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The administration of President George W. Bush has manipulated military analysts working for leading US television networks to generate favorable coverage of the war in Iraq and other issues, The New York Times reported on its website Saturday.
The newspaper said in trying to achieve its goal, the administration exploited not only ideological and military allegiances but also a powerful financial dynamic, namely the fact that most of these analysts have ties to military contractors vested in the very war policies they are asked to assess on television.
Military analysts, who regularly appear on TV commenting on the wars in Iraq and Afghanistan, are usually retired high-ranking military officials.
But what is never disclosed to viewers, the paper said, is that the men represent more than 150 military contractors either as lobbyists, senior executives, board members or consultants.
The companies include defense heavyweights, but also scores of smaller companies, all contractors seeking hundreds of billions in military business generated by the administration’s war on terror, the report said.
It is a furious competition, in which inside information and easy access to senior administration officials are highly prized, The Times pointed out.
According to the report, the Bush administration has used this fact to transform the analysts into an instrument intended to shape terrorism coverage from inside the major TV and radio networks.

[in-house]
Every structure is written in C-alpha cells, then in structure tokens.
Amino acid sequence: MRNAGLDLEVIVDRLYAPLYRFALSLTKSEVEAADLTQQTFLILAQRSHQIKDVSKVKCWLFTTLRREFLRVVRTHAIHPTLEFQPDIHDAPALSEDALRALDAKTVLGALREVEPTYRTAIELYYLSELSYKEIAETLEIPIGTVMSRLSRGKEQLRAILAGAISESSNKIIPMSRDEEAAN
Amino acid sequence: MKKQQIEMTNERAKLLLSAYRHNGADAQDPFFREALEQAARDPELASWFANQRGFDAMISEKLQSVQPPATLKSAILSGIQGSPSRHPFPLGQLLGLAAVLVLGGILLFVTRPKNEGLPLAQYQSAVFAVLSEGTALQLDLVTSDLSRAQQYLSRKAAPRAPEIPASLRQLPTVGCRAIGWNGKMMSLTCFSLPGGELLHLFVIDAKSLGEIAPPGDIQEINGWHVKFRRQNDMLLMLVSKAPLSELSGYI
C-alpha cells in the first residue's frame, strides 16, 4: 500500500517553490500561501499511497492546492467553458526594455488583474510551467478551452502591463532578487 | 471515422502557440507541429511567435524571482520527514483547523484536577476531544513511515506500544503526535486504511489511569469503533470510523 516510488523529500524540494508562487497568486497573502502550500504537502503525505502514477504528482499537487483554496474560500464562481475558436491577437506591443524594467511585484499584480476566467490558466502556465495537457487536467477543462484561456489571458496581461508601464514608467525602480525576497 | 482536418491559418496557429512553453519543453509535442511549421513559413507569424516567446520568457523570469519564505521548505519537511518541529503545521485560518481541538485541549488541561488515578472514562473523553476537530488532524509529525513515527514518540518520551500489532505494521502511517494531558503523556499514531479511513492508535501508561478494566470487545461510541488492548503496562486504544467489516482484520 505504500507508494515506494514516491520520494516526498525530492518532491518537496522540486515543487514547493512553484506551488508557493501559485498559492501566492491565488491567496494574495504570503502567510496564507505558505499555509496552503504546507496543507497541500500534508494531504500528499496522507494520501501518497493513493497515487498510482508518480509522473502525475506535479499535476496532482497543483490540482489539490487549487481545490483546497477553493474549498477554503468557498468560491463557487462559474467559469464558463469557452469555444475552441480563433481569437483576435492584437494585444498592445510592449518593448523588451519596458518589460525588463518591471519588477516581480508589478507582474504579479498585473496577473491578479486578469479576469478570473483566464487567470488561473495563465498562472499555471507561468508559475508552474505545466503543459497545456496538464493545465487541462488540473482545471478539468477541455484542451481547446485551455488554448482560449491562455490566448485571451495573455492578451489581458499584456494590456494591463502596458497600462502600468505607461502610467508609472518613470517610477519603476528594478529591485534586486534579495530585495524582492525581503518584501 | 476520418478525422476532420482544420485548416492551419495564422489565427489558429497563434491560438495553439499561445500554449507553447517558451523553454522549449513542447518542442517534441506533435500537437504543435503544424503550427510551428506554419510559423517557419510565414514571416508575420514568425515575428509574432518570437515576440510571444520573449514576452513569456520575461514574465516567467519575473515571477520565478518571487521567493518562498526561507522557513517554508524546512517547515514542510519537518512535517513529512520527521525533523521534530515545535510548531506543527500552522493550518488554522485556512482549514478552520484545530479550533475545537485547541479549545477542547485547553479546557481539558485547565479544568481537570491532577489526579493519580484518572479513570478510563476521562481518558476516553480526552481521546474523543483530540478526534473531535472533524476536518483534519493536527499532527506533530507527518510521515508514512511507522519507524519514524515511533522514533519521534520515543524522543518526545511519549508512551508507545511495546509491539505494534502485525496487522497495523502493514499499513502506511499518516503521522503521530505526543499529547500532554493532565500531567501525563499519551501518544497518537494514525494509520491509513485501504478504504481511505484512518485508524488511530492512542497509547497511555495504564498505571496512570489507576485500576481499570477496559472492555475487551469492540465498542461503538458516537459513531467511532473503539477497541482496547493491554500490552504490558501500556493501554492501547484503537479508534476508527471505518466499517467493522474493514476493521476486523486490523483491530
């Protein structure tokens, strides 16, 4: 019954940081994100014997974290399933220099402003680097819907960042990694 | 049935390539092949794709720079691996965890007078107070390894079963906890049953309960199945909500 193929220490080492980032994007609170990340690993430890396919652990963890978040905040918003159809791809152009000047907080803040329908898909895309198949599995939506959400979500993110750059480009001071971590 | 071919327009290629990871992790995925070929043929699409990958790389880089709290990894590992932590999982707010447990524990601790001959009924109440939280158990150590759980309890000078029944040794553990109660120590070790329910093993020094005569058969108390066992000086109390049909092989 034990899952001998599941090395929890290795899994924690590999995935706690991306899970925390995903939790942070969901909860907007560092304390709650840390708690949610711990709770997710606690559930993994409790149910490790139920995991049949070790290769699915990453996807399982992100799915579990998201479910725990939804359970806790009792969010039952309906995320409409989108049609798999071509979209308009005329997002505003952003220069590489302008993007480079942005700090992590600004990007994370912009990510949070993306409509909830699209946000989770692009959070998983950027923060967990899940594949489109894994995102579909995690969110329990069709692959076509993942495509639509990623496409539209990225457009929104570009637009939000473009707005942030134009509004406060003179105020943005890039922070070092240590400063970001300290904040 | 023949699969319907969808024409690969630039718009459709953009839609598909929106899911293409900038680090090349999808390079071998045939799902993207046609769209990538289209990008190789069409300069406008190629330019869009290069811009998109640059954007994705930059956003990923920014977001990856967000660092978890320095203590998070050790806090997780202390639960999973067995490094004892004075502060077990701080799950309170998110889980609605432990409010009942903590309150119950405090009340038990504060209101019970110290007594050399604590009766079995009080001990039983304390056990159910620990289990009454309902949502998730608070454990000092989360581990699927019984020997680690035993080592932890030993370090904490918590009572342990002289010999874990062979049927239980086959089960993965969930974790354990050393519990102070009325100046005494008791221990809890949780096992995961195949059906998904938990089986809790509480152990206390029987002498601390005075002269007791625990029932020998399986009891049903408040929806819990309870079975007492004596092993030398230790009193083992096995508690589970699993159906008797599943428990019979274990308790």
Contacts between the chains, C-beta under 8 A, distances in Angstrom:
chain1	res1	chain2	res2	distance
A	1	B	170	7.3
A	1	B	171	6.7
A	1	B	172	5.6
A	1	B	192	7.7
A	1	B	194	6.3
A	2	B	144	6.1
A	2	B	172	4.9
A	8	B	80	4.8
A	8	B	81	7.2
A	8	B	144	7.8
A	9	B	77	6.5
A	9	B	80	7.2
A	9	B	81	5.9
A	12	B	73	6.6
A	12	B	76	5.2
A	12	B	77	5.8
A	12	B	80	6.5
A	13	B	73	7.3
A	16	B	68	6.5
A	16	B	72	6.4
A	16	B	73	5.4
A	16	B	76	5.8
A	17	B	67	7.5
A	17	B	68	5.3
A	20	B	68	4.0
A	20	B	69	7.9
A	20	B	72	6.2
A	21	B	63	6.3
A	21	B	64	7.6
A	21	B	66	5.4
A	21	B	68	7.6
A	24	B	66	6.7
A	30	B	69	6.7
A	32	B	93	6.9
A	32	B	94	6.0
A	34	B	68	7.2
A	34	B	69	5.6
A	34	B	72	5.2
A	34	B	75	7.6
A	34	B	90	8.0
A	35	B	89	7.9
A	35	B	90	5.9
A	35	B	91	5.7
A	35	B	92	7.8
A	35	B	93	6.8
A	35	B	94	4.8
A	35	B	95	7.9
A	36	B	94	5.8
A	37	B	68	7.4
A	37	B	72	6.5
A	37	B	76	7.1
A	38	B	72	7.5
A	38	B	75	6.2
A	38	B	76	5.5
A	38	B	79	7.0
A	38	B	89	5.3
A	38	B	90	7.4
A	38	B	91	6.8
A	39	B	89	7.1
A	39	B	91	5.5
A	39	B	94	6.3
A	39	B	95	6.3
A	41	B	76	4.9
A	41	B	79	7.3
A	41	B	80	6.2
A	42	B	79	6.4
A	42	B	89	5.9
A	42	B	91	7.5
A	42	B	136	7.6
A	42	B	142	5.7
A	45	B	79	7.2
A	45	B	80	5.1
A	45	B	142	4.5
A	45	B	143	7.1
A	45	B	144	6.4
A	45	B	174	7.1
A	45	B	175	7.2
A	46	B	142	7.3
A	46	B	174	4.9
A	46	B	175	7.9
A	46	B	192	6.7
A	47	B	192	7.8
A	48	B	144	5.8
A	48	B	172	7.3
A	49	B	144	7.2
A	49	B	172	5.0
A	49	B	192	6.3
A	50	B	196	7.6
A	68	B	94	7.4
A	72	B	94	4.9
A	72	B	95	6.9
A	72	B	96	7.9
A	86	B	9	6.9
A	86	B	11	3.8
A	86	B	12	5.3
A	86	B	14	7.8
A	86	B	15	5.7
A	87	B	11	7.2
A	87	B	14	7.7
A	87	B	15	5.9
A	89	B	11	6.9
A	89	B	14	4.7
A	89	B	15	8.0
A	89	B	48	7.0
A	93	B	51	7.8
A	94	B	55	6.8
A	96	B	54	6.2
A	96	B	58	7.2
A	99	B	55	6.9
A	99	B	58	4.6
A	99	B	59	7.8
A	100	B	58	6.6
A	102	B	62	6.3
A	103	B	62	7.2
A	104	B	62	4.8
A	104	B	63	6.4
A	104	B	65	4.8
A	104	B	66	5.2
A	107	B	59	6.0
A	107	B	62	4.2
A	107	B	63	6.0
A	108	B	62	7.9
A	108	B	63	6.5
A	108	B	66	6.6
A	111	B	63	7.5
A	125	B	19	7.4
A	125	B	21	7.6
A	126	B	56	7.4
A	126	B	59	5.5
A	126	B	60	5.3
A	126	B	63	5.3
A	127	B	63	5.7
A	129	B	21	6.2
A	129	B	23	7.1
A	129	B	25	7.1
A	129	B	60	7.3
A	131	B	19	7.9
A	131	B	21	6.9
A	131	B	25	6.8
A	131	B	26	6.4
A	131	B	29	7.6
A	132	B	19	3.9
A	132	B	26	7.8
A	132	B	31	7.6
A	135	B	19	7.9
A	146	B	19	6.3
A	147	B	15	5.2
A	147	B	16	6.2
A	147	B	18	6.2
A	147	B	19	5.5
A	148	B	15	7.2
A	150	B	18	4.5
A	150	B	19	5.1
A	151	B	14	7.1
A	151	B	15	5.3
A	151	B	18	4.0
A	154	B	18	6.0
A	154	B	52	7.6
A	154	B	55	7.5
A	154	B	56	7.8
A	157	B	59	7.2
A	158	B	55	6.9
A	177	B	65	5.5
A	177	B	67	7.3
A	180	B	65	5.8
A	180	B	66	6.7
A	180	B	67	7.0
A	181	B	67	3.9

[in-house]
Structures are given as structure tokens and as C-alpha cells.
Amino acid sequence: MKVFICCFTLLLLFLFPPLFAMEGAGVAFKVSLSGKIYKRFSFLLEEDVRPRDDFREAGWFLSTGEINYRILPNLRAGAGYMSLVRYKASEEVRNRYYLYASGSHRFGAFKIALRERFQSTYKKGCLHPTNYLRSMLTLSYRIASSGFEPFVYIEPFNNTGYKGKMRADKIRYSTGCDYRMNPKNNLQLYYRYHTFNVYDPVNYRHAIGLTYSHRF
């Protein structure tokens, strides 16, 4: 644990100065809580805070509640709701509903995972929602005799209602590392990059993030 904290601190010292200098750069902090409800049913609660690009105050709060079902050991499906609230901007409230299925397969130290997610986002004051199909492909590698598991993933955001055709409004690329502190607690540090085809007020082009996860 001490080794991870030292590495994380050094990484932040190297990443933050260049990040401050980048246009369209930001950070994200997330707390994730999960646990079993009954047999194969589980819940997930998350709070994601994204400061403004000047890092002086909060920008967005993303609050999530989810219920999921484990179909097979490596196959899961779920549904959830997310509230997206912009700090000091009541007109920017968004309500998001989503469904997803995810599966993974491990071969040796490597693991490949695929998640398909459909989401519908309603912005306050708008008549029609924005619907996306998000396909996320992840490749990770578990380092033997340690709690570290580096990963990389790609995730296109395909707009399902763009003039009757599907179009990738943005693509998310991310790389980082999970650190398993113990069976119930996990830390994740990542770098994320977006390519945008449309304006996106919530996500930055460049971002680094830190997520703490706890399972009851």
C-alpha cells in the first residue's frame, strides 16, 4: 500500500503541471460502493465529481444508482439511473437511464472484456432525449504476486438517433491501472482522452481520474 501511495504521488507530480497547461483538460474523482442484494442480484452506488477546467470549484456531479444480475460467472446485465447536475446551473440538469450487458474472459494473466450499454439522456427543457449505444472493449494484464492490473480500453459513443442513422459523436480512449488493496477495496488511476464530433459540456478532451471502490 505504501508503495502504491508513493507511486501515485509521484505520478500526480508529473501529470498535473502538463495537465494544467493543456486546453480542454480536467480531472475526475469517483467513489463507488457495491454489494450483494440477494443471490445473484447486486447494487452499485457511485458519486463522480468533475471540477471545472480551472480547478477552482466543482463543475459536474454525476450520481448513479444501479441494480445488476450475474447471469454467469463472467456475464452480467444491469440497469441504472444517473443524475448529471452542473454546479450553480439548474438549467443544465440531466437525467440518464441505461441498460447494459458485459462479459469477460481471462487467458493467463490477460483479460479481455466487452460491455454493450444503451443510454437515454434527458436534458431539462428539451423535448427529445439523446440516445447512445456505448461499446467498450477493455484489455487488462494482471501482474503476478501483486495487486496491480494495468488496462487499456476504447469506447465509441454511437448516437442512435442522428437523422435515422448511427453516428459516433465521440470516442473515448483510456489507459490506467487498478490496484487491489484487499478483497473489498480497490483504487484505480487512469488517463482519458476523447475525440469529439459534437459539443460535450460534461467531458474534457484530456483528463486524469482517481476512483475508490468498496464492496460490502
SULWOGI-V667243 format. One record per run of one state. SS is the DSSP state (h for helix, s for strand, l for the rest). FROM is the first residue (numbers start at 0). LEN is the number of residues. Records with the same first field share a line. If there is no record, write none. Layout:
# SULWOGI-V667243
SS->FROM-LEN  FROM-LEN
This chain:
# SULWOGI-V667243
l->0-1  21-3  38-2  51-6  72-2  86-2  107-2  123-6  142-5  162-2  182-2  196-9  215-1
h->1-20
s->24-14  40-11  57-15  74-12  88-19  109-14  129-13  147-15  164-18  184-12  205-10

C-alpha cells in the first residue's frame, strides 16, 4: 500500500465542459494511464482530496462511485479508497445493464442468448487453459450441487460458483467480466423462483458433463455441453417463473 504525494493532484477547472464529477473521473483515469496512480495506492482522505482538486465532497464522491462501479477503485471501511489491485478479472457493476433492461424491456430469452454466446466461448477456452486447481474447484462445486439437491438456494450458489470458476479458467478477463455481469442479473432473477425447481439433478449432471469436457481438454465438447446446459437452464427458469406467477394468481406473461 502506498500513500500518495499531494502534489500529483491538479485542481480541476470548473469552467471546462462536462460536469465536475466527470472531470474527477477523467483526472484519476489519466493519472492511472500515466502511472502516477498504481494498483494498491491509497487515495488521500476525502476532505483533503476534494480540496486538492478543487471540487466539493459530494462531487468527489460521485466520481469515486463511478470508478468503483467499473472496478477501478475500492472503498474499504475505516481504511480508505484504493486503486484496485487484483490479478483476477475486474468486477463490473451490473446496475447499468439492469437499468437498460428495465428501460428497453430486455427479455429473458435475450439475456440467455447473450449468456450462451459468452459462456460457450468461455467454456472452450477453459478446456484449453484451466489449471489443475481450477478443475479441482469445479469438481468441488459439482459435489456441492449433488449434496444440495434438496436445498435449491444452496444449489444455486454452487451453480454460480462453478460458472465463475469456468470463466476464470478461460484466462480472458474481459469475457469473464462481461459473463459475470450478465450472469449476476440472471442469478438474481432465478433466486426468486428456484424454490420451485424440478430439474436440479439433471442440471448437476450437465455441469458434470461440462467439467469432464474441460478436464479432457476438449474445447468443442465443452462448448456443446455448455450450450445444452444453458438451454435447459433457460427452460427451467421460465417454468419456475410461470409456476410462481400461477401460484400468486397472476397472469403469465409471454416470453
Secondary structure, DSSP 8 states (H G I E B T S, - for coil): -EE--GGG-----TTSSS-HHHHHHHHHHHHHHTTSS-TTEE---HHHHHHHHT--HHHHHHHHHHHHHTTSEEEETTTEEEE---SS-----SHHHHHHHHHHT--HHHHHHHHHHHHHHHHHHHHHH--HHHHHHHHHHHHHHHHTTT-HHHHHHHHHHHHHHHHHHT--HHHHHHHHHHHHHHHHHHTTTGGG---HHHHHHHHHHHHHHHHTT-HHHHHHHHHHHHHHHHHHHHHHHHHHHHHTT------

Analysts have been invited into hundreds of private briefings with senior military leaders, including officials with significant influence over contracting and budget matters, the paper said.
They have been taken on tours of Iraq, given access to classified intelligence and received briefings from top White House, State Department and Justice Department officials, The Times said.
In turn, members of this group have echoed administration talking points, sometimes even when they suspected the information was false or inflated, the report said.
The conclusion came following The Times’ examination of 8,000 pages of e-mail messages, transcripts and records describing years of private briefings, trips to Iraq and Guantanamo Bay, Cuba, that the paper obtained after winning a lawsuit against the Pentagon.
These records reveal a symbiotic relationship where the usual dividing lines between government and journalism have been obliterated, the paper said.
Internal Pentagon documents repeatedly refer to the military analysts as “message force multipliers” or “surrogates” who could be counted on to deliver administration “themes and messages” to millions of Americans “in the form of their own opinions.”
While analysts are paid network consultants who make between 500 dollars to 1,000 dollars per TV appearance, in Pentagon meetings they sometimes spoke as if they were operating behind enemy lines, the report said.
Some offered the Pentagon tips on how to outmaneuver the networks, and some warned of planned network stories.
“Good work,” Thomas G. McInerney, a retired Air Force general and Fox News analyst, wrote, according to The Times, to the Pentagon after receiving fresh talking points in late 2006. “We will use it.”